South Routt Medical Center continues work in wake of advisory committee report
December 30, 2013
Steamboat Springs — The South Routt Medical Center board had its work cut out for it after an advisory committee presented its report to the board at a Dec. 13 meeting.
The committee was formed to offer assistance to the board after members of the community voiced their concerns with the center's finances Dec. 2.
In its report, the committee listed its tasks as assisting the board with financial issues, mediating issues between the board and staff and assisting the board and staff with stabilizing the future of South Routt Medical Center.
At its last meeting, the board passed a resolution to seek a line of credit to help with its immediate financial needs, and board president Ann Trout said Monday that the board is waiting to hear back from a loan officer at First National Bank of the Rockies about what amount the center might be able to secure.
In the meantime, the center continues to operate Monday through Friday at its temporary location next to the Phippsburg Post Office while its building in Oak Creek undergoes a renovation.
The renovation was cited as a factor in the center's current financial concerns.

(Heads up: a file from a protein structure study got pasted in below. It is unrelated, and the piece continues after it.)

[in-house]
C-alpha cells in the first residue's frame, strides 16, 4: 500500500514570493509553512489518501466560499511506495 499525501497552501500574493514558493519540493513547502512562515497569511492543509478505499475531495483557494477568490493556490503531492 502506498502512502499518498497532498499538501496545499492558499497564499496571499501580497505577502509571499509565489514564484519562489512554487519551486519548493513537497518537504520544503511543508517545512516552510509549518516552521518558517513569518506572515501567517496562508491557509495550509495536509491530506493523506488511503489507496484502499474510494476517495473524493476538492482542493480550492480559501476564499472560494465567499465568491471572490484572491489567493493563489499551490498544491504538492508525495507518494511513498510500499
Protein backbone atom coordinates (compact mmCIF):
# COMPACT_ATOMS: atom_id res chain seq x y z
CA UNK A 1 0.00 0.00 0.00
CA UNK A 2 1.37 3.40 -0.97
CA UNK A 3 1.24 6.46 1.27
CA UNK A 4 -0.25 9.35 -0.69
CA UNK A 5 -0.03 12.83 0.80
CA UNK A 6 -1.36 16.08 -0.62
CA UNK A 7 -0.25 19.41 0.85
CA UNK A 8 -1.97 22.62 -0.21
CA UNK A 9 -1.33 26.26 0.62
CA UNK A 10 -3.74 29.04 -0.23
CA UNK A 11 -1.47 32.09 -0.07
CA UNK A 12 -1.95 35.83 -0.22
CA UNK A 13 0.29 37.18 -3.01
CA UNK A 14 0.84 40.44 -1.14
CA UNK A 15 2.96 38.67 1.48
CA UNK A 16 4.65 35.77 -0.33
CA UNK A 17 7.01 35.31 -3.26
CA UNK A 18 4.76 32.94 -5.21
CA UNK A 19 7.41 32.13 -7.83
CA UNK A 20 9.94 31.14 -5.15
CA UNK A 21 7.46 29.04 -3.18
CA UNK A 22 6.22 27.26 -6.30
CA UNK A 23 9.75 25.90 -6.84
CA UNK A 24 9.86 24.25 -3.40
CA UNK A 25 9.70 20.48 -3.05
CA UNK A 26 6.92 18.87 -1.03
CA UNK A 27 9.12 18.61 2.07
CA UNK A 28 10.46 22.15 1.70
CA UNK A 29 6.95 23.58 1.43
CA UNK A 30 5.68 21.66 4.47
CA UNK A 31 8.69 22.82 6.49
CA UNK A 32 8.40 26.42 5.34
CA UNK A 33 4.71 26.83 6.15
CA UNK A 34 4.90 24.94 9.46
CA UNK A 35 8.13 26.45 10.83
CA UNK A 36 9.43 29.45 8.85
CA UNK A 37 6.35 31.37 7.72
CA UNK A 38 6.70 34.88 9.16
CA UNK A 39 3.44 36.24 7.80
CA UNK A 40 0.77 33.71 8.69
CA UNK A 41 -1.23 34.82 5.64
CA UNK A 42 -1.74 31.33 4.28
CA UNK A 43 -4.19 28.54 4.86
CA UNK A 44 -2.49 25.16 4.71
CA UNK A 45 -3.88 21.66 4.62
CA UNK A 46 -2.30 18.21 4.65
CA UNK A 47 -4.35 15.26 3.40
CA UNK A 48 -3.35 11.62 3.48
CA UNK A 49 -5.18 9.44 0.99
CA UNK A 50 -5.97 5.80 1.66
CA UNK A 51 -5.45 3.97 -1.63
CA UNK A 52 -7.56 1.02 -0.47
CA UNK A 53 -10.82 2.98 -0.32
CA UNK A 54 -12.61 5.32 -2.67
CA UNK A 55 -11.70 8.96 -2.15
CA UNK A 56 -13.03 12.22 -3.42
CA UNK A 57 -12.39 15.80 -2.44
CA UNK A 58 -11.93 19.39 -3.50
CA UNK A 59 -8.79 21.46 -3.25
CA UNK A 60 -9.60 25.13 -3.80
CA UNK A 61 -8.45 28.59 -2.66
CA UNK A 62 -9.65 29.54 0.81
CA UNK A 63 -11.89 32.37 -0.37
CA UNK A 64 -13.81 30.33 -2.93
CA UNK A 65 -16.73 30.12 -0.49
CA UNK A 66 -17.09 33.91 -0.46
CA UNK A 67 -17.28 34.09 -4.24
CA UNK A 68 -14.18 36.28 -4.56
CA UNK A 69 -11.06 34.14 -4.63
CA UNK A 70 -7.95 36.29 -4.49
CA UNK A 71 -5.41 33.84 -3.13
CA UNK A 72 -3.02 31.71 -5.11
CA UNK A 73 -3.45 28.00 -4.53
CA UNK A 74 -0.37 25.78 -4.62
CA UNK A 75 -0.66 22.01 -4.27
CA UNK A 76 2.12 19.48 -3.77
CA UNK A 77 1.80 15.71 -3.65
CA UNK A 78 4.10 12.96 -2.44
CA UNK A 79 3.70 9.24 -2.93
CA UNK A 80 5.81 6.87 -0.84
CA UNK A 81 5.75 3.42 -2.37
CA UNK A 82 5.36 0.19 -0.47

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Board member Steve Strickler, who is designated as the liaison between the board and center staff, said last week that he'd been in contact with Dr. Dan Smilkstein, the center's medical director.
Smilkstein said he's talked with Strickler about the issues between staff and the board that were alluded to in the advisory committee's report.
He said he talks with Strickler on a daily basis.
"I think we're actually getting a lot more clear information back and forth," Smilkstein said about communication with the board. "We can actually address any questions that come up.”
Smilkstein said he was brought on as the medical director but his role has "moved into a higher level of office and employee management."
The staff and the board weren't always on the same page, Smilkstein said, and that strained the working relationship to the point where productivity was affected.
Everybody, including the board members, want what's best for the clinic, he said.
Smilkstein said what he wanted to do in his expanded role was to "bring the decision making down to the level of the staff that work day to day."
Staff have agreed to share hours to maintain the same working hours and coverage for the clinic while addressing some financial shortfalls, he said.
"I think this staff here is just a really dedicated, competent and committed sort of group," Smilkstein said.
The South Routt Medical Center board will meet at 6:30 p.m. Jan. 6, Trout said, and the first meeting of the year is always busy.
Chuck Wisecup will be sworn in as the board's fifth member, and new board officers will be elected.
"We're looking forward to 2014, getting the new building finished and moving in," she said.
Trout said that the "drop-dead" date to move into the renovated building is May, but they're hoping to be in before the end of winter.
"Of course, it all depends on how the subcontractors perform," she said. "Right now, everyone is doing excellent."